The decal themselves worked really fine. The small BEIF roundels on the wings should center exactly on the "overpainted" ETO ones; mines are a bit off placed.




In my humble opinion, understanding of the differences between the Spitfire Vb and Vc (and, therefore, of the nature of the Merlin Seafire) came late to the model industry. Otherwise, it can not be explained that both Tamiya and Hasegawa had issued a model of the Vb at almost the same time, with no effort to upgrade it to the more interesting Vc. If you look through the pages of the appropriate “Squadron in Action” book, you’ll see just an inaccurate drawing intending to show the differences between a “b” and a “c” wing. The Squadron title on the Fleet Air Arm in its very cover illustration shows a pair of Seafires, which are identified as L.IIc, depicted with cannon stubs added to an unmistakable “b” wing. Even the MDC “c” wing has “b” wing wheel bulges. I understand there was once a Gartex composite kit which depicted the Vc, but I do not know to which degree of accuracy.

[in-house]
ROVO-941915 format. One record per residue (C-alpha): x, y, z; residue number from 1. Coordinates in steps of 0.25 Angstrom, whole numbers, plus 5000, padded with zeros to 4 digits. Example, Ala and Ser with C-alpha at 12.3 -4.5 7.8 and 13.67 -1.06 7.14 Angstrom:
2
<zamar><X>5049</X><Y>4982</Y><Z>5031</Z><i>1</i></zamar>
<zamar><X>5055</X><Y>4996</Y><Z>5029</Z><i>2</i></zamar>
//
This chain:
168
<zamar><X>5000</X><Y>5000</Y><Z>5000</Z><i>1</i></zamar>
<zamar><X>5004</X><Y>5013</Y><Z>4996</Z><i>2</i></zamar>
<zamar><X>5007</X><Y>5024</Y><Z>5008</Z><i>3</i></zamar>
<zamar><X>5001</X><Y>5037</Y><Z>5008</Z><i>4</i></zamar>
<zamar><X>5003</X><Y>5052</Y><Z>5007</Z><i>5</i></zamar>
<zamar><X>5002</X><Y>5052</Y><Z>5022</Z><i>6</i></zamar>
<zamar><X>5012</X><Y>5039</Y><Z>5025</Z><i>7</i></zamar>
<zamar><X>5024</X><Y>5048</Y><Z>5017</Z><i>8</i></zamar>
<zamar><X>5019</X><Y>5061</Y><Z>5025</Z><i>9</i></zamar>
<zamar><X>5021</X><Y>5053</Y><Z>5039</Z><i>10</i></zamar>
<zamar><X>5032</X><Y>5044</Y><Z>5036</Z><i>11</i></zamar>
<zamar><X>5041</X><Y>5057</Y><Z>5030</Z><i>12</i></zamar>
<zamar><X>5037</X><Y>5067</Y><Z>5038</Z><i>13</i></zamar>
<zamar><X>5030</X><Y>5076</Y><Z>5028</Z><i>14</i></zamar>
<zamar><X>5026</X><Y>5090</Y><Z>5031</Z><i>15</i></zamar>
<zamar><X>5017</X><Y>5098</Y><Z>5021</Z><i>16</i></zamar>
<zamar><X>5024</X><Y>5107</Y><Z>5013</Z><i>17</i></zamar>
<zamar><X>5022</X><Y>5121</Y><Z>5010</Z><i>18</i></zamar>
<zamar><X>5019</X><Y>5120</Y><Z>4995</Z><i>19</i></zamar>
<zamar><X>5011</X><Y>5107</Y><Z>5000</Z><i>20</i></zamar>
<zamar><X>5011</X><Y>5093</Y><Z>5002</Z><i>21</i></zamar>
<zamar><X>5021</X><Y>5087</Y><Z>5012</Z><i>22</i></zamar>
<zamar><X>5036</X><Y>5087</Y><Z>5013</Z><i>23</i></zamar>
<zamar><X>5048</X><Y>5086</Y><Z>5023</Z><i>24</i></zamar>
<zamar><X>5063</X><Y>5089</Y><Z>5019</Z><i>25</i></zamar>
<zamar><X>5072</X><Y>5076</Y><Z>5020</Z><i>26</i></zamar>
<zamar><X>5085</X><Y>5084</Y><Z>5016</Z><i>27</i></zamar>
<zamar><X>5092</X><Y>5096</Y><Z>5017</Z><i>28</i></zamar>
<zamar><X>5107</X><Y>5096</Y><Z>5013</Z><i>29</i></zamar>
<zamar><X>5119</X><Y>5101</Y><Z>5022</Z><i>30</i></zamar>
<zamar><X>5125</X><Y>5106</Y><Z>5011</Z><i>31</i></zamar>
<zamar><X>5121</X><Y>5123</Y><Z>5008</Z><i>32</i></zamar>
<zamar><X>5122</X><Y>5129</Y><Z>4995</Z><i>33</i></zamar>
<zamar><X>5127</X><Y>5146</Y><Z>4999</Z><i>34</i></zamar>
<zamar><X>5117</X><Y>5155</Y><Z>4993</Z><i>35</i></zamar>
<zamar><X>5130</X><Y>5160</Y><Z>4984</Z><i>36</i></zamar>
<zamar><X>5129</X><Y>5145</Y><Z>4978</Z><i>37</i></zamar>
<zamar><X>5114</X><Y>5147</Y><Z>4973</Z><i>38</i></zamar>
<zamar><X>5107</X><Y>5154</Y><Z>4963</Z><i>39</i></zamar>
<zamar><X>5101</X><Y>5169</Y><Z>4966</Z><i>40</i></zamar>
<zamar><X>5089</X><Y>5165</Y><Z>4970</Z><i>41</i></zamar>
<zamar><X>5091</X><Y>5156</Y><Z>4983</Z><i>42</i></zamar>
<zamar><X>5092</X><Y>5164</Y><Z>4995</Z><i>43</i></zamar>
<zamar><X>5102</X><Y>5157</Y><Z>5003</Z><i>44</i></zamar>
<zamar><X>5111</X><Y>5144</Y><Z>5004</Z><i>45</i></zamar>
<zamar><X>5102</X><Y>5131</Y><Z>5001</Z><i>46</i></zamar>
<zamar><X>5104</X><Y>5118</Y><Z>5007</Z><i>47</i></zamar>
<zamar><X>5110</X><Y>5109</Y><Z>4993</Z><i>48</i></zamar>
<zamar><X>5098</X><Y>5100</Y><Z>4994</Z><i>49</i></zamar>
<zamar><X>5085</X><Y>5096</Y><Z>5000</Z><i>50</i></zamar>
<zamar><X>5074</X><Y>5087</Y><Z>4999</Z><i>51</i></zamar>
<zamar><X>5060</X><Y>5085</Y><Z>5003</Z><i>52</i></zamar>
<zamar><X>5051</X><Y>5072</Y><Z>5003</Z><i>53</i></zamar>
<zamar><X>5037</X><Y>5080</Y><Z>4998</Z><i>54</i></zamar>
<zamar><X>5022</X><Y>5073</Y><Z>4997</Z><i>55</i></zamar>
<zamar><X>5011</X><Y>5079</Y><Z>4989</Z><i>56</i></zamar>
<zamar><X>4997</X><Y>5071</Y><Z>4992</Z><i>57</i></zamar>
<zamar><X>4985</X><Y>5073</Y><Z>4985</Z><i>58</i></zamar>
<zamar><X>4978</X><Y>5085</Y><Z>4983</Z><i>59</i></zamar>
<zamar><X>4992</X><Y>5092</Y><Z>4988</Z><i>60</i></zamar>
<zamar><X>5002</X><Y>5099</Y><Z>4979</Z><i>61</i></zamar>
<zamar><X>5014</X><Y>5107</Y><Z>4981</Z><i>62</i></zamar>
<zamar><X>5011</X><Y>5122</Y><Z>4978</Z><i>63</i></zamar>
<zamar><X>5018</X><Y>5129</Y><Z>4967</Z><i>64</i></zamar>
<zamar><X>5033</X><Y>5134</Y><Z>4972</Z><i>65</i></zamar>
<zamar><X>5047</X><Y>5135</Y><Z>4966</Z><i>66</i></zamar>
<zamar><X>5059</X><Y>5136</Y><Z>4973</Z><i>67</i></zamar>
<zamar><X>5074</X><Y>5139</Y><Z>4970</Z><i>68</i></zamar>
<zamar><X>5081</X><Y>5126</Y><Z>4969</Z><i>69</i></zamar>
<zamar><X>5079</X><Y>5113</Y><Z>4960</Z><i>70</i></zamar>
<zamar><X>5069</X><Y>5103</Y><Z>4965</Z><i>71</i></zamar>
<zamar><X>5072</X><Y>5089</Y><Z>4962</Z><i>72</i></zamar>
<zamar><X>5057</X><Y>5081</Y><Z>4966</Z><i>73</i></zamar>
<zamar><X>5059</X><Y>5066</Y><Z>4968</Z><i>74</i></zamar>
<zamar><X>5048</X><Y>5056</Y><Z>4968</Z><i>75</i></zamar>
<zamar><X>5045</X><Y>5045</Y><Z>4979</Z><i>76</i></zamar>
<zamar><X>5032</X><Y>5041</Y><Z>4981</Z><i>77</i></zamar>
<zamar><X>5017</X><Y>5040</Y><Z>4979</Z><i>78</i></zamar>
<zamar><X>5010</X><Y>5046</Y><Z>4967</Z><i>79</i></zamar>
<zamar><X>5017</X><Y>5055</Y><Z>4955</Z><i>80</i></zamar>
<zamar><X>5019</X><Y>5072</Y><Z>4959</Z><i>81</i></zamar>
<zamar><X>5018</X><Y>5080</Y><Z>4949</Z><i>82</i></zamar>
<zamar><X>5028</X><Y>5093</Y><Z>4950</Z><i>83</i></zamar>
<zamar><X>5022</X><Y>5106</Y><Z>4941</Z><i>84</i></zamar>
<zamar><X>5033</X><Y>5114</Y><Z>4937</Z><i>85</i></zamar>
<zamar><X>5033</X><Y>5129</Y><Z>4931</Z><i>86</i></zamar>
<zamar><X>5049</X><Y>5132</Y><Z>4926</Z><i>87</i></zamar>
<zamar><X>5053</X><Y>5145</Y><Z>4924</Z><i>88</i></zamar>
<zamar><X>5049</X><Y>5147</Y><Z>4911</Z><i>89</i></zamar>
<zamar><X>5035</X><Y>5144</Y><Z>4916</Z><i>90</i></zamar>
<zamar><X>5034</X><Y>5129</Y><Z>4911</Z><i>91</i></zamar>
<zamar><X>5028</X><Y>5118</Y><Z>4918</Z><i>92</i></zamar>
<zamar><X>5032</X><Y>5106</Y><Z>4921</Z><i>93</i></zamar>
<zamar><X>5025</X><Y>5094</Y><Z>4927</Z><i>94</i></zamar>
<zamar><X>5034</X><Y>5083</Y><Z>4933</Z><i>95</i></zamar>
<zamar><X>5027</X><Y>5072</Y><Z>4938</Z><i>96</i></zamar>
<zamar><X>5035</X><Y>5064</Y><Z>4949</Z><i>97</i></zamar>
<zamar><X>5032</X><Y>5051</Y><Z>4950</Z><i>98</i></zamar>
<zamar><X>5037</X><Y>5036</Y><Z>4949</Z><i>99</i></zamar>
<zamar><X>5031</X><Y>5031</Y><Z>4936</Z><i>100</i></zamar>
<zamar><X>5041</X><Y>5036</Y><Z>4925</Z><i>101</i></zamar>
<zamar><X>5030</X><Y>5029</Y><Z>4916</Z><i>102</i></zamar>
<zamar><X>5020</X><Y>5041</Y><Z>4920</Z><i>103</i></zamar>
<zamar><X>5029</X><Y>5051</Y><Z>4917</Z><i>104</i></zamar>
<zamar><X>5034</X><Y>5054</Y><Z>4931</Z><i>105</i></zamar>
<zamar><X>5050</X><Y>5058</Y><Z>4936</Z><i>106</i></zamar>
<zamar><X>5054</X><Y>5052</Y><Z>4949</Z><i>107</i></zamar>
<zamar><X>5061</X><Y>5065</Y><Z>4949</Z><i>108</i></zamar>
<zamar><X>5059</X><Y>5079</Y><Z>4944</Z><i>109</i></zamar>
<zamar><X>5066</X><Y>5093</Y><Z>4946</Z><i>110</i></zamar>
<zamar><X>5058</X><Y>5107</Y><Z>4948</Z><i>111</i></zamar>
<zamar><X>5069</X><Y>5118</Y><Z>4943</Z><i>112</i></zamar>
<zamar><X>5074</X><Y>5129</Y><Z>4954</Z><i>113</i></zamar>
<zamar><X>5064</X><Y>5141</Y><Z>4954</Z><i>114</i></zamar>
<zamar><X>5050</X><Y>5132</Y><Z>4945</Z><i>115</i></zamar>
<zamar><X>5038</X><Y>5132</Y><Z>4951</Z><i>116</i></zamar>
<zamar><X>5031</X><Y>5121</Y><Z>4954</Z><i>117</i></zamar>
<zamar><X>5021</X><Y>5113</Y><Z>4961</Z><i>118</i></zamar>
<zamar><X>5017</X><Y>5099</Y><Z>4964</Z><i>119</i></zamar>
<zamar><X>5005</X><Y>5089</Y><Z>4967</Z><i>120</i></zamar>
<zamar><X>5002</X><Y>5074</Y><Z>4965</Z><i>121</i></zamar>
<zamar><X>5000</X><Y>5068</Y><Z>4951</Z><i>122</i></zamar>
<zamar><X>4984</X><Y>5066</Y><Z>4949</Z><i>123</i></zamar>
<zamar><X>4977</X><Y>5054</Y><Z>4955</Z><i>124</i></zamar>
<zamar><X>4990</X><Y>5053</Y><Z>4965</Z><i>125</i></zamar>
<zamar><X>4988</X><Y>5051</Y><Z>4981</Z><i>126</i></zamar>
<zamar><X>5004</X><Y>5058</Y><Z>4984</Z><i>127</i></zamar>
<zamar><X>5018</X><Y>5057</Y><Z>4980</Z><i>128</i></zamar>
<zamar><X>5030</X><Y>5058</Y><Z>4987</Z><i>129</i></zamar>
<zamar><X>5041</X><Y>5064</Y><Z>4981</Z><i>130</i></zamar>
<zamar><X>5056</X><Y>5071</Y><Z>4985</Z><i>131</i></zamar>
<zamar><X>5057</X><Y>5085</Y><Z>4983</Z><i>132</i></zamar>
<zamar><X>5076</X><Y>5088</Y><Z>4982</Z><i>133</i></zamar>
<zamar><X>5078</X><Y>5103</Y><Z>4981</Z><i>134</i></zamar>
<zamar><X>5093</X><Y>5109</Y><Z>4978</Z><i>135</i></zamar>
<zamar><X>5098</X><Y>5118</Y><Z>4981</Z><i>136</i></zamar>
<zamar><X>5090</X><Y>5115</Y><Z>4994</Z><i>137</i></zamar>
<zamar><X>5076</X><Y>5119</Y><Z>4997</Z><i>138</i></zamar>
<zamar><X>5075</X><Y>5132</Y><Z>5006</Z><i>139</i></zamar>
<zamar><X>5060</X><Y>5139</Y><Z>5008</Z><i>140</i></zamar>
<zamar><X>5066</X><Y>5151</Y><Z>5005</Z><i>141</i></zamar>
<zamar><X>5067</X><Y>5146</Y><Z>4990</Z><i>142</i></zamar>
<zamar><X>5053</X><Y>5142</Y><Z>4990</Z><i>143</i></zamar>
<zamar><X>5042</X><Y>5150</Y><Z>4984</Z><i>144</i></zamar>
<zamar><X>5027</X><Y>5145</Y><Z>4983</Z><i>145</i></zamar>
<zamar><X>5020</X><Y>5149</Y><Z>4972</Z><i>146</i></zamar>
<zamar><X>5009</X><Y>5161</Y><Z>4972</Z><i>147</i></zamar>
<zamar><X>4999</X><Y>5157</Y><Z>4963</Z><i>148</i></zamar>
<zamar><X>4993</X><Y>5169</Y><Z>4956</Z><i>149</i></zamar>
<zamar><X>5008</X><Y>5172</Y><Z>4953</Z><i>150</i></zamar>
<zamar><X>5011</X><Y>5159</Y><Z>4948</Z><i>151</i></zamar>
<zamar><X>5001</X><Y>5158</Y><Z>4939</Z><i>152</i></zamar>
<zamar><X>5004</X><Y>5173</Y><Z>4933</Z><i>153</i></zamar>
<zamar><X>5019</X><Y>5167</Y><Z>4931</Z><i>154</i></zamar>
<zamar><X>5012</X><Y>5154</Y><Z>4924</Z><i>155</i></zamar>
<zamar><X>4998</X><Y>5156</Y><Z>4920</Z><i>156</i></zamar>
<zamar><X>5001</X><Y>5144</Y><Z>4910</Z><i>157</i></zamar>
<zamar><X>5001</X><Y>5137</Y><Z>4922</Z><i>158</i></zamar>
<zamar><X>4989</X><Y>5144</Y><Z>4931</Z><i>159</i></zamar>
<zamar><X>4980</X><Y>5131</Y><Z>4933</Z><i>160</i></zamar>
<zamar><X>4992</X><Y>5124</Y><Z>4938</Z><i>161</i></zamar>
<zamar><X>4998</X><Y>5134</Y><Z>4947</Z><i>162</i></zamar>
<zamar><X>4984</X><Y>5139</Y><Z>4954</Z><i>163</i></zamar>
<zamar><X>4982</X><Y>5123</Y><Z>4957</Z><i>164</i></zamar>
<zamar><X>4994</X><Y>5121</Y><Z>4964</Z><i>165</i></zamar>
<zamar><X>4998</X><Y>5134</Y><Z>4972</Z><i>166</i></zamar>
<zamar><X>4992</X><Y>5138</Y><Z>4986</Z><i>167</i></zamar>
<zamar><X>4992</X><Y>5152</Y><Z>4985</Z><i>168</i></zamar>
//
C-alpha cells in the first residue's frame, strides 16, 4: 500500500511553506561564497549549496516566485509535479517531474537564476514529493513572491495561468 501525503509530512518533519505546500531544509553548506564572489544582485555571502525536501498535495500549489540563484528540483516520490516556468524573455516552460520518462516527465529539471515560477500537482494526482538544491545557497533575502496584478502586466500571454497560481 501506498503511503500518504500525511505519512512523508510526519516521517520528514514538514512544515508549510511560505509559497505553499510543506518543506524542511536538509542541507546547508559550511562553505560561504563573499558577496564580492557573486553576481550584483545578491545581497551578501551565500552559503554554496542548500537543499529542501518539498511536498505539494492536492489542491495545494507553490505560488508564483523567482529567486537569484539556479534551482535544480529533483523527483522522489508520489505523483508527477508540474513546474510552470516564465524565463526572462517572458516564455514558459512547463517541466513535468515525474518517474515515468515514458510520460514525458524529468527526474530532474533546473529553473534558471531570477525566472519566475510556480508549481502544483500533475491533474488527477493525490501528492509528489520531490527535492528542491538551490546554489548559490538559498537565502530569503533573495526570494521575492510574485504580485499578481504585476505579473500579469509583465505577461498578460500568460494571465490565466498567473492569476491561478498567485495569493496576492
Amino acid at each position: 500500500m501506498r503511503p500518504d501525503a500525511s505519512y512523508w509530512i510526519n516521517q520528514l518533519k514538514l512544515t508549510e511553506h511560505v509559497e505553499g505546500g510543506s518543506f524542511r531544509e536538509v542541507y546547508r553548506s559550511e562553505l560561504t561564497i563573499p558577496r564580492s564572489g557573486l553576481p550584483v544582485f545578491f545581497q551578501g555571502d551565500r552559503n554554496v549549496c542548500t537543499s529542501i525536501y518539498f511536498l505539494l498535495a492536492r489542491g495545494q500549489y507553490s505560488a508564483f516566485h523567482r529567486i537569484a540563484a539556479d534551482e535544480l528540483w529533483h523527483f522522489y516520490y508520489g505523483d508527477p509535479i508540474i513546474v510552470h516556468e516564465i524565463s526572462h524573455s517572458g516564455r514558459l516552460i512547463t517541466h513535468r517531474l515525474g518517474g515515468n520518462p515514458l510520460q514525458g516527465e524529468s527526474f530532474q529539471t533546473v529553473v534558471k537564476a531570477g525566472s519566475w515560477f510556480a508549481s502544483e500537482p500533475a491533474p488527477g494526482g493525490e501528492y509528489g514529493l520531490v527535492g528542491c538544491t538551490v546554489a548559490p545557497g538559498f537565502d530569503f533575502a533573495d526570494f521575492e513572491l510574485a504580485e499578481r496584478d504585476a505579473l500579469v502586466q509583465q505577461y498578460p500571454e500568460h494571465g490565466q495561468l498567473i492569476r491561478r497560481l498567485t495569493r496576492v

I think that the conversion made to the kit is relatively easy, though tiresome. In another take, I would not use resin only to blank the holes in the wing, but a blanking plate from the inside first, to provide support: the flexing of the wing caused the resin to detach, showing again previously eradicated cracks. The conversion is not “definitive”, the elusive wheel bumps on top of the wing and the bulged u/c doors are, or may be, missing, as I could not find solid reference on them. Also, the look of the bulges on the cannon breeches is as good as the ones you manage to scrounge, and mine are not the best. I am not happy with the angle of the undercarriage struts (but comparing it to head-on views seems better); the wheel wells have an unexplainably oval shape; the rear frames of the windscreen are really too canted forward. But the end result is in my opinion both good looking and reasonably accurate (I think that it is more accurate than using either the MDC or the Airfix wings, and better looking than the raw Tamiya Vb).

Of course, we are all still waiting for someone to come up with a good Vc/Seafire, or, at least, an affordable conversion.


Modelling the P-40
Hawk 81, Tomahawk, Warhawk and Kittyhawk
Osprey Modelling 15

Author: Brett Green
US Price:
UK Price: £12.99
Publisher: Osprey Publishing
Publish Date:
 January 10, 2004
Details: 80 pages; ISBN: 1841768235
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Text and Images Copyright © 2006 by Fernando Rolandelli
Page Created 11 July, 2006
Last Updated 16 July, 2006